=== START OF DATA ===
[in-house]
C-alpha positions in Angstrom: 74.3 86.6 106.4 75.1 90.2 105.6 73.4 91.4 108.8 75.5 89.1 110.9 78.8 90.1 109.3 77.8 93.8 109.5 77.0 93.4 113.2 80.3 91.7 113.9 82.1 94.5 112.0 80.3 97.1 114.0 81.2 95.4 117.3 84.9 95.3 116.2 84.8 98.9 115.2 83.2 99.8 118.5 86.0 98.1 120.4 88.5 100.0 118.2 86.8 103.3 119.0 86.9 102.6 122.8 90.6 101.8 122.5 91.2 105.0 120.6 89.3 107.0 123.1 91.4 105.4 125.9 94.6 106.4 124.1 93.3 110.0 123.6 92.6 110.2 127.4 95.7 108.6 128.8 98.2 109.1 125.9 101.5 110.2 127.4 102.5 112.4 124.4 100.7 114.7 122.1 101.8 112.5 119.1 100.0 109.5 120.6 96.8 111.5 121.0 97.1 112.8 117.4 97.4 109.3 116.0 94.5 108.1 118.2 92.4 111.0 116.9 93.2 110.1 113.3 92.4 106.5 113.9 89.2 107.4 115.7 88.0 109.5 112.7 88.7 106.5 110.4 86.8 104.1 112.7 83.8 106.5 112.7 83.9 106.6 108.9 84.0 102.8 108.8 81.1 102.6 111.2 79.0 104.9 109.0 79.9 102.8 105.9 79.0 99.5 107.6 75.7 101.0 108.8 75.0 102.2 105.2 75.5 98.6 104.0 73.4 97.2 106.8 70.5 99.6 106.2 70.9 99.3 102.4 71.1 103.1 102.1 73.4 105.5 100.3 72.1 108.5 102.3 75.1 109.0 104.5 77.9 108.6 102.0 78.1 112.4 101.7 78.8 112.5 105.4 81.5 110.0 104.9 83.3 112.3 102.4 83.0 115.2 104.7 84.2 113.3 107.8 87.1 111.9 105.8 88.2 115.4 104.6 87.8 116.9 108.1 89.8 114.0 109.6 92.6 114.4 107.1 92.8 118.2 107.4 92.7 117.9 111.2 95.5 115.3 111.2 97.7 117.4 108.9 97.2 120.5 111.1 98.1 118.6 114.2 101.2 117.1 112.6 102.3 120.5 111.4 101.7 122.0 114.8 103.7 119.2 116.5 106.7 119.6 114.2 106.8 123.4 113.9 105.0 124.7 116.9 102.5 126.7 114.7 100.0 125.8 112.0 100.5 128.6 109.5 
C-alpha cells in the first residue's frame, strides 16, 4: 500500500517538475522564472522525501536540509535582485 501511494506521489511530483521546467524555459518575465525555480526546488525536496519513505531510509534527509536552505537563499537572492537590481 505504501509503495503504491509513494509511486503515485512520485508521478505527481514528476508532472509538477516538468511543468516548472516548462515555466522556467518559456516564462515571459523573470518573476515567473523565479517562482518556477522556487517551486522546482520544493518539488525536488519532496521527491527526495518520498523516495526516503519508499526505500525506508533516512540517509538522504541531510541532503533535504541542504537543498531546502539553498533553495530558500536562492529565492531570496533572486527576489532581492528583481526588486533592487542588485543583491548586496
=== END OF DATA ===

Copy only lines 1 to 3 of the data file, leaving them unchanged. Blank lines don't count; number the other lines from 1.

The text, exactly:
[in-house]
C-alpha positions in Angstrom: 74.3 86.6 106.4 75.1 90.2 105.6 73.4 91.4 108.8 75.5 89.1 110.9 78.8 90.1 109.3 77.8 93.8 109.5 77.0 93.4 113.2 80.3 91.7 113.9 82.1 94.5 112.0 80.3 97.1 114.0 81.2 95.4 117.3 84.9 95.3 116.2 84.8 98.9 115.2 83.2 99.8 118.5 86.0 98.1 120.4 88.5 100.0 118.2 86.8 103.3 119.0 86.9 102.6 122.8 90.6 101.8 122.5 91.2 105.0 120.6 89.3 107.0 123.1 91.4 105.4 125.9 94.6 106.4 124.1 93.3 110.0 123.6 92.6 110.2 127.4 95.7 108.6 128.8 98.2 109.1 125.9 101.5 110.2 127.4 102.5 112.4 124.4 100.7 114.7 122.1 101.8 112.5 119.1 100.0 109.5 120.6 96.8 111.5 121.0 97.1 112.8 117.4 97.4 109.3 116.0 94.5 108.1 118.2 92.4 111.0 116.9 93.2 110.1 113.3 92.4 106.5 113.9 89.2 107.4 115.7 88.0 109.5 112.7 88.7 106.5 110.4 86.8 104.1 112.7 83.8 106.5 112.7 83.9 106.6 108.9 84.0 102.8 108.8 81.1 102.6 111.2 79.0 104.9 109.0 79.9 102.8 105.9 79.0 99.5 107.6 75.7 101.0 108.8 75.0 102.2 105.2 75.5 98.6 104.0 73.4 97.2 106.8 70.5 99.6 106.2 70.9 99.3 102.4 71.1 103.1 102.1 73.4 105.5 100.3 72.1 108.5 102.3 75.1 109.0 104.5 77.9 108.6 102.0 78.1 112.4 101.7 78.8 112.5 105.4 81.5 110.0 104.9 83.3 112.3 102.4 83.0 115.2 104.7 84.2 113.3 107.8 87.1 111.9 105.8 88.2 115.4 104.6 87.8 116.9 108.1 89.8 114.0 109.6 92.6 114.4 107.1 92.8 118.2 107.4 92.7 117.9 111.2 95.5 115.3 111.2 97.7 117.4 108.9 97.2 120.5 111.1 98.1 118.6 114.2 101.2 117.1 112.6 102.3 120.5 111.4 101.7 122.0 114.8 103.7 119.2 116.5 106.7 119.6 114.2 106.8 123.4 113.9 105.0 124.7 116.9 102.5 126.7 114.7 100.0 125.8 112.0 100.5 128.6 109.5 
C-alpha cells in the first residue's frame, strides 16, 4: 500500500517538475522564472522525501536540509535582485 501511494506521489511530483521546467524555459518575465525555480526546488525536496519513505531510509534527509536552505537563499537572492537590481 505504501509503495503504491509513494509511486503515485512520485508521478505527481514528476508532472509538477516538468511543468516548472516548462515555466522556467518559456516564462515571459523573470518573476515567473523565479517562482518556477522556487517551486522546482520544493518539488525536488519532496521527491527526495518520498523516495526516503519508499526505500525506508533516512540517509538522504541531510541532503533535504541542504537543498531546502539553498533553495530558500536562492529565492531570496533572486527576489532581492528583481526588486533592487542588485543583491548586496